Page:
Councilor Don MacDermott calls the crisis a “classic example” of why he supports removing all water system assets from the city and returning them to the Water Works Board, stating that this is a problem with which the city shouldn’t have to contend. MacDermott says the city can’t pawn off its problems if it wants to control the water supply. It must instead provide a leadership role. Mayor Kincaid reminds MacDermott that the unsavory options of surcharges and penalties is a creation of the Water Works Board.

Mayor Kincaid says that he wishes the present problem were his because he would find “competent management to make sure that this situation was avoidable.” The Mayor, who wants the Water Works to become a department of the city with professional private management and a regional advisory board, cites the short-sightedness of the Water Works Board. “We left Lake Purdy in splendid isolation while Mulberry Fork and all the other places that have plenty of water are not connected to [Lake Purdy].” Kincaid adds that he would have no problem solving the dilemma. Councilor Gunn jumps in for the final word. “I think that Lake Purdy will be filled back up before we resolve this one,” says Gunn. No state of emergency is declared, and the Council makes no recommendation. No action is taken to solve the drought crisis this evening.


October 3, 2000


Councilor Blake is absent from today’s meeting; however, Council bickering continues in the combative councilor’s absence. A flurry of morning skirmishes between Mayor Kincaid and the Council prompt the Mayor to angrily express his disdain for what he refers to as “being ambushed.”

In response to the continuing drought, Mayor Kincaid and other local municipalities on September 28 finally declared a “water emergency” which allows penalties to be attached to water usage violations. Watering yards; washing automobiles, trucks, trailers, and railroad vehicles [excluding automated car washes]; cleaning outdoor surfaces; defective plumbing leaks; and the filling of swimming pools are prohibited. Twenty-five thousand fliers will be distributed by Birmingham police to inform residents that violations of the water restrictions are punishable daily by a fine of $200 and up to 180 days in jail.

Councilor Little complains about the lack of police in her district. Kincaid notes that the problem won’t be solved this morning and points out that there are “surrounding municipalities that pay exponentially, some as many as five figures, more to their police officers than we do.” He suggests that discussion addressing police shortages be examined during the coming weekend council-mayoral retreat in Point Clear. Mayor Kincaid suggests a possible fifth police precinct. But Councilor Little says, “Mr. Mayor, I’ve been crying for a precinct ever since I’ve been on this Council for District Seven. We don’t even have a precinct over there!” Kincaid replies, “Maybe you didn’t hear me. I didn’t say put a precinct in District Seven.” Councilor Little’s temper escalates dramatically at the Mayor’s response, and she blurts, “Oh, yeah, it would be in District Seven! I think everybody else is covered!”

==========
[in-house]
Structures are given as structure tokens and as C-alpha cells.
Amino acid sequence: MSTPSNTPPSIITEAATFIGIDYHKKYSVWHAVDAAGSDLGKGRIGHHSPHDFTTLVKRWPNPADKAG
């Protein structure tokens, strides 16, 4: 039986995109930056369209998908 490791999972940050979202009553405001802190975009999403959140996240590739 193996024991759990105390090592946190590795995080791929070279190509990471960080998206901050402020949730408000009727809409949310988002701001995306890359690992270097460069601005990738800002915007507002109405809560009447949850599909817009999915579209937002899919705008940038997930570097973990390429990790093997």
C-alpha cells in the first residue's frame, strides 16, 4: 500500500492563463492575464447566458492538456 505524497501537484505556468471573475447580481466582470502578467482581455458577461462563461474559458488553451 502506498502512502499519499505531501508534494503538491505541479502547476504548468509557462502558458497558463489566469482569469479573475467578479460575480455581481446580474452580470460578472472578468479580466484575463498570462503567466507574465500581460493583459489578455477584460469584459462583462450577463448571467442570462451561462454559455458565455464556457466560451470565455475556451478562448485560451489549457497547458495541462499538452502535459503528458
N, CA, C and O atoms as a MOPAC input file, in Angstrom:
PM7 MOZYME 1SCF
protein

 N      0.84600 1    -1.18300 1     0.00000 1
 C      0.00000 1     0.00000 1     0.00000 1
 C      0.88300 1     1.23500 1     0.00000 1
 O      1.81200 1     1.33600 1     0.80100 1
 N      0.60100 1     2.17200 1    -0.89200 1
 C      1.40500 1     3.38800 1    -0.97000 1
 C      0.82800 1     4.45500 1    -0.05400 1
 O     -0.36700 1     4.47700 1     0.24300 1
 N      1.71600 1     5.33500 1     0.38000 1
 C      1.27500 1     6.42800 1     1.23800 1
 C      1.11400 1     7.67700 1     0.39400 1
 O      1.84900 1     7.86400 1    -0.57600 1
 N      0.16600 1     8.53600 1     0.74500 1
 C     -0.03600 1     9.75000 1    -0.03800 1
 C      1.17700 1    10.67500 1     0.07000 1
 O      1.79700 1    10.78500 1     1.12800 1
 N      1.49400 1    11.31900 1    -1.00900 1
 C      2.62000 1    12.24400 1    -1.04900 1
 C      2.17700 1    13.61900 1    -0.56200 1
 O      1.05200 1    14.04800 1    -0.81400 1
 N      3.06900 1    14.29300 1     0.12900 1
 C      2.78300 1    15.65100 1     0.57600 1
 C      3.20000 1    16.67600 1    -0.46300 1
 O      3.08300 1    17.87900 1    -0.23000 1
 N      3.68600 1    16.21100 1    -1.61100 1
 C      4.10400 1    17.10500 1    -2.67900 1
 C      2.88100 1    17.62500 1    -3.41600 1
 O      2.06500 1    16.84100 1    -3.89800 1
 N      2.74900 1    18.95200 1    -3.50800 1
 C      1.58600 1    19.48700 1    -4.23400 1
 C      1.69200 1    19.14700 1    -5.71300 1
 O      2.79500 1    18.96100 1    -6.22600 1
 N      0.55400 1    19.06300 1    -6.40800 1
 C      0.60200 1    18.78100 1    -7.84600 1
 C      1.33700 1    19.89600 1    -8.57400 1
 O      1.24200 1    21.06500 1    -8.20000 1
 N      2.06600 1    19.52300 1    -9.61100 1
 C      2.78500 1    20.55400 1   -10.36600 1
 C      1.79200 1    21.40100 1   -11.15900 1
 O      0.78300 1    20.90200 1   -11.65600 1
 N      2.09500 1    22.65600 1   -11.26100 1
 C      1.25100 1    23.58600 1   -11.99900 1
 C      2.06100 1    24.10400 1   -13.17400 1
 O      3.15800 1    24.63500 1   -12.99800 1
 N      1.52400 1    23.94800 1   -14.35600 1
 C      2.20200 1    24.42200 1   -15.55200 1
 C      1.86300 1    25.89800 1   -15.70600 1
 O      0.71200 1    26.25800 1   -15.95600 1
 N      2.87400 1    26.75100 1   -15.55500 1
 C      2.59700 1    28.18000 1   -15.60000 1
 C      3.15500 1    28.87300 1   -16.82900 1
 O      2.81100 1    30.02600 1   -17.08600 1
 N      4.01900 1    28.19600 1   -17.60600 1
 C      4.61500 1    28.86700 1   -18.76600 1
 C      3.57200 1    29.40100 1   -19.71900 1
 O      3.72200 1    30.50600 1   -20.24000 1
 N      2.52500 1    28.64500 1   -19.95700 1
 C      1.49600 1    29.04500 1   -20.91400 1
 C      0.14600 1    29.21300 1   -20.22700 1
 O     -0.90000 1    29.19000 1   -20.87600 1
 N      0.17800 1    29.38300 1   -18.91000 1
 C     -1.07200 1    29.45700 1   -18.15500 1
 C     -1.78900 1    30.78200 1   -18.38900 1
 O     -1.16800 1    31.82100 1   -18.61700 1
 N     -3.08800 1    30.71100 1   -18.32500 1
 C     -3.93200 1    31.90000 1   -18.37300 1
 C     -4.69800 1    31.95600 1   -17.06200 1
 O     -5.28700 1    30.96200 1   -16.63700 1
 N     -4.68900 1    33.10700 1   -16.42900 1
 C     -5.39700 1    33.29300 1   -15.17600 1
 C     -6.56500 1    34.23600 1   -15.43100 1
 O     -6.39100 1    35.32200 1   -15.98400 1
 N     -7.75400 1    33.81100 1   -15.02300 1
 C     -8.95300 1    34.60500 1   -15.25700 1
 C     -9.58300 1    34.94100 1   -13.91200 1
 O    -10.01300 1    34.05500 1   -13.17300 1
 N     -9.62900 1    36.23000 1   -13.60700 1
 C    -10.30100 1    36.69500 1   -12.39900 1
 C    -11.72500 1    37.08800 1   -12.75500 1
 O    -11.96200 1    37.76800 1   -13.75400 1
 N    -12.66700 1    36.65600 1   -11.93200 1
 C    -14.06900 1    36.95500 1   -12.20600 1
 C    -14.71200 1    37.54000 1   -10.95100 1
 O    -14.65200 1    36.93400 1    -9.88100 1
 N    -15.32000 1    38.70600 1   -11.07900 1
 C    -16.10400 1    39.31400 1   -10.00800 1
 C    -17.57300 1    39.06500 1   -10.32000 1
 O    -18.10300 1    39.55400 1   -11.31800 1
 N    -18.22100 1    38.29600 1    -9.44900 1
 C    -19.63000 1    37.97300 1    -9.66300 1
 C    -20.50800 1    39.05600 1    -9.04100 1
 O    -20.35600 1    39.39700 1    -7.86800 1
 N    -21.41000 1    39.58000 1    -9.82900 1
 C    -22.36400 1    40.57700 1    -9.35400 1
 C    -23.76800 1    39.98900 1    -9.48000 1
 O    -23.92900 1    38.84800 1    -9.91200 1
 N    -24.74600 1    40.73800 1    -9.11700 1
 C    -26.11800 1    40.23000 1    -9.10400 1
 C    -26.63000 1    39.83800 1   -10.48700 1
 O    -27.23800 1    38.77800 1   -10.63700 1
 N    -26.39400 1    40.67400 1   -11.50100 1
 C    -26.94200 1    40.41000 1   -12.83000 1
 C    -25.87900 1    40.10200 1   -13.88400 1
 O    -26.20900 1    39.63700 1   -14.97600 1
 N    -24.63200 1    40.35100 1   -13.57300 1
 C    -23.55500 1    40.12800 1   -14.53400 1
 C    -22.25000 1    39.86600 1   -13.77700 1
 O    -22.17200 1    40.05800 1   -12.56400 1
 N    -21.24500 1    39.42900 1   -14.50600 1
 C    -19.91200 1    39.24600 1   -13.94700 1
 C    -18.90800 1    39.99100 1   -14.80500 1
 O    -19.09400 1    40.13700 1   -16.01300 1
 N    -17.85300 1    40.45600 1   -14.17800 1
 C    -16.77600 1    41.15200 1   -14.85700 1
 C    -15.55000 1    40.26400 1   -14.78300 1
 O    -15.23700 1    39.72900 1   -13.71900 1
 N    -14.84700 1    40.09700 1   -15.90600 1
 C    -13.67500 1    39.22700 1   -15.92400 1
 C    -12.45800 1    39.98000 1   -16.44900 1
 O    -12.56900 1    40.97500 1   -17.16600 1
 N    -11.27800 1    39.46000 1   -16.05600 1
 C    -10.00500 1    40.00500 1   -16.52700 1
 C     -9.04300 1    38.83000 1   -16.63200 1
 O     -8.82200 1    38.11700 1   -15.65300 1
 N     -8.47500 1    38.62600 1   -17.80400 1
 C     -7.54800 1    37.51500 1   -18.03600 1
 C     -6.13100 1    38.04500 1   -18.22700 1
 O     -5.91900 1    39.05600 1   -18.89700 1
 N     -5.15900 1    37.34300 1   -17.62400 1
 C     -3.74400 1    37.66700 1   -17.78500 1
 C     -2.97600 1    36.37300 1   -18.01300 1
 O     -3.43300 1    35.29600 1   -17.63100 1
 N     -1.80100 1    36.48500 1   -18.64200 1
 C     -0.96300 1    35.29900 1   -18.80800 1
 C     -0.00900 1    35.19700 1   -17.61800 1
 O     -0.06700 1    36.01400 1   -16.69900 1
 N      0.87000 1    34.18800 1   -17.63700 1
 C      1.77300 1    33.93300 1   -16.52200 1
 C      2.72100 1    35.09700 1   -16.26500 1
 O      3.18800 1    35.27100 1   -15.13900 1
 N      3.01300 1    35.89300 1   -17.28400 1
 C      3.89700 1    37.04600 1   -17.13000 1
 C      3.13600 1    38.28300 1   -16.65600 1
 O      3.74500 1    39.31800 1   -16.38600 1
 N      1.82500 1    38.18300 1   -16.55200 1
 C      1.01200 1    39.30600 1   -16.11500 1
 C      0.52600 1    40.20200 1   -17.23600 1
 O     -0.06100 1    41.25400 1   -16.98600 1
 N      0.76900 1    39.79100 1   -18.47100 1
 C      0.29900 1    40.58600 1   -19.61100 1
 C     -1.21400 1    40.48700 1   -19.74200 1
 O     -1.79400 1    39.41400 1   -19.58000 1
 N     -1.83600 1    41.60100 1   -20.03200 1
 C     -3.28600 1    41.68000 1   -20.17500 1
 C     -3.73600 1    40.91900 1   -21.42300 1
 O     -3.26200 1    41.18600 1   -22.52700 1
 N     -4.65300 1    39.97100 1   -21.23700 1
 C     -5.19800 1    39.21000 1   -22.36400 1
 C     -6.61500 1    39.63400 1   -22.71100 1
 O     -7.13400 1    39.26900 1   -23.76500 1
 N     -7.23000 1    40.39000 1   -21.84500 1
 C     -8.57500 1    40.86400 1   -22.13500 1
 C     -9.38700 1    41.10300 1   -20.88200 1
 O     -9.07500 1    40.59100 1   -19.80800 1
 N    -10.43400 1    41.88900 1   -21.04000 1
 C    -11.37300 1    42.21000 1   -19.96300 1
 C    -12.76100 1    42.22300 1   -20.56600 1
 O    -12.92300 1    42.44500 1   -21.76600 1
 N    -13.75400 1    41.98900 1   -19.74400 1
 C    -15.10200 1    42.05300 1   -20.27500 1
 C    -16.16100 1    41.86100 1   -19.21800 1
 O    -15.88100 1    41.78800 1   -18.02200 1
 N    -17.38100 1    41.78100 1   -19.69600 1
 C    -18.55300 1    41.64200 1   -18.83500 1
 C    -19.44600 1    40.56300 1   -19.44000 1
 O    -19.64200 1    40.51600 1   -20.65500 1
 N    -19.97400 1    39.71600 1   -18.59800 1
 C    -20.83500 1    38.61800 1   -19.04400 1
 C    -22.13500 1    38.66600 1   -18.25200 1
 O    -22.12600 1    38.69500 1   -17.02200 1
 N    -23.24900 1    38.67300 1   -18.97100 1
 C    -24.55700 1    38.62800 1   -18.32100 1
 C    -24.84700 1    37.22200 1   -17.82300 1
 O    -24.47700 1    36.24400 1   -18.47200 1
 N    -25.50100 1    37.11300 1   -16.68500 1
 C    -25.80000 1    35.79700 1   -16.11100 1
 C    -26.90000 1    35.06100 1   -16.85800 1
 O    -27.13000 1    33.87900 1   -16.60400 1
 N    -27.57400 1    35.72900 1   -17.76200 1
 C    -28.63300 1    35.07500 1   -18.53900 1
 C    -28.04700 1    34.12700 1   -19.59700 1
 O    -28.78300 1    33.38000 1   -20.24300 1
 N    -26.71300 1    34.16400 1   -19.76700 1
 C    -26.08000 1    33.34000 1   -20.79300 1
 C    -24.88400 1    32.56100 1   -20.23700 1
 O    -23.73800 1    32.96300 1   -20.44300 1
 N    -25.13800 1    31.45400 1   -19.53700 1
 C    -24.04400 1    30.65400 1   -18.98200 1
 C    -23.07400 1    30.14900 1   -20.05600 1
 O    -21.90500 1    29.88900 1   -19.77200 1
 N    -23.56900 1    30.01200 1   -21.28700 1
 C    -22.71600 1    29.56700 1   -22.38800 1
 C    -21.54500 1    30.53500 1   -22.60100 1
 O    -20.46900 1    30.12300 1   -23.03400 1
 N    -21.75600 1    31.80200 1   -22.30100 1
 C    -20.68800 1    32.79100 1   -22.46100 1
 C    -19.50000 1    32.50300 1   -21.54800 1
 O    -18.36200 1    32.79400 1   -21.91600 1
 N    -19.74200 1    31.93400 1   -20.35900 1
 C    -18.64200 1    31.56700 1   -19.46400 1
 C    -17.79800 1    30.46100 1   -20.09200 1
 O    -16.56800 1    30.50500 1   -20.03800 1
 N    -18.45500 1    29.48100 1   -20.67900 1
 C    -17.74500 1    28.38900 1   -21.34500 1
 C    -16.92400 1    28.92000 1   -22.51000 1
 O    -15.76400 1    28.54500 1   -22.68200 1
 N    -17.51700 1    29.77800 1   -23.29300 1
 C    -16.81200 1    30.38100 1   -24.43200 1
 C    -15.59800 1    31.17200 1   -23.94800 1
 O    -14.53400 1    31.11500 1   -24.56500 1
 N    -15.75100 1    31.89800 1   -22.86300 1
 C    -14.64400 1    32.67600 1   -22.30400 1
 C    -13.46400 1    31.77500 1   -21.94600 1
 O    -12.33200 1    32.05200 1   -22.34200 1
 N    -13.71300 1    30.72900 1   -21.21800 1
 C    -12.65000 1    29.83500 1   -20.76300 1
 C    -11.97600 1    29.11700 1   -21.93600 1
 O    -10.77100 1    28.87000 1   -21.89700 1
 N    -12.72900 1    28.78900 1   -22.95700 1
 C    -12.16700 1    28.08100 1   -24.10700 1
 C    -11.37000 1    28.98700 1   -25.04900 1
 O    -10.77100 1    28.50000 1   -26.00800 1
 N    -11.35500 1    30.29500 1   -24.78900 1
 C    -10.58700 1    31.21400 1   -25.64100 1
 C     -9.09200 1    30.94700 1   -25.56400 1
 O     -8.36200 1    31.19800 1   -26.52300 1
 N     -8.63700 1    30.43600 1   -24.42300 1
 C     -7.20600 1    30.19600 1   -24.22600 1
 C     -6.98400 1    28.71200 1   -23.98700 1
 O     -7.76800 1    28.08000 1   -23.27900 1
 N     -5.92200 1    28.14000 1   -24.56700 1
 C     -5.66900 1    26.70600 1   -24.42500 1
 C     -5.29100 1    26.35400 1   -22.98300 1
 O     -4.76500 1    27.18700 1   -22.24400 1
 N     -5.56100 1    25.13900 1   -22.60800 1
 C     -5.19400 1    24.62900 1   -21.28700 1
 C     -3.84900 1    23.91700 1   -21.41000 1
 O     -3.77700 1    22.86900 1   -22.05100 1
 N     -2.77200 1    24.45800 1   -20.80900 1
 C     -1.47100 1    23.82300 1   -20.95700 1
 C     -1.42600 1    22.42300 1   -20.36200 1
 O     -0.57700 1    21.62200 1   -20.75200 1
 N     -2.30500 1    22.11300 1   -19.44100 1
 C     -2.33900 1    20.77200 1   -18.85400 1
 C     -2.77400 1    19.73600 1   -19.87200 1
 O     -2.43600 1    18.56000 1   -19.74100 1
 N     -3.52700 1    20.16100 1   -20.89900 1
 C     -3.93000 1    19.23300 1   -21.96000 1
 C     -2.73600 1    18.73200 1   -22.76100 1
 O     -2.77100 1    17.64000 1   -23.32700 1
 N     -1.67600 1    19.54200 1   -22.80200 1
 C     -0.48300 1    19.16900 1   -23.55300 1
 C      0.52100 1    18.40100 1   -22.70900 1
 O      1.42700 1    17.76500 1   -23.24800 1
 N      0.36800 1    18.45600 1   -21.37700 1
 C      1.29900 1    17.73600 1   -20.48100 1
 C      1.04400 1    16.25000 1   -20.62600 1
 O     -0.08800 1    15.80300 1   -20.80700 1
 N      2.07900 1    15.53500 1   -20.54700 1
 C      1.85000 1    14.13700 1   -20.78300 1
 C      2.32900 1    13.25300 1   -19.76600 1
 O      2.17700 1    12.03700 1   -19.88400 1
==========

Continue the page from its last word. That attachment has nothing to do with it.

Councilor Little also inquires about the status of the “environmental court,” a legal entity designed to address environmental violations by neighborhood residents. Kincaid says that the issue of deputies is holding up finalization of plans because he and Council President Bell disagree on who should be deputized. Bell wants neighborhood residents to serve as enforcers of neighborhood environmental violations, but Kincaid is uncomfortable with Bell’s proposal: “I don’t think neighbors ought to police neighbors. I think it ought to be a police action of the state. Mr. Bell and I have come to some tacit agreements as to how we are going to fashion this. And we are working to hammer that out.” Bell immediately takes issue with Kincaid’s assessment of their discussion. “Mr. Mayor, I’ve allowed you to tell the press often times that you are scheduling meetings with me. We haven’t hammered anything out,” says Bell. Kincaid agrees that nothing has been “hammered out,” but reminds Bell of their “tacit agreement.” Kincaid offers to define “tacit” for Bell.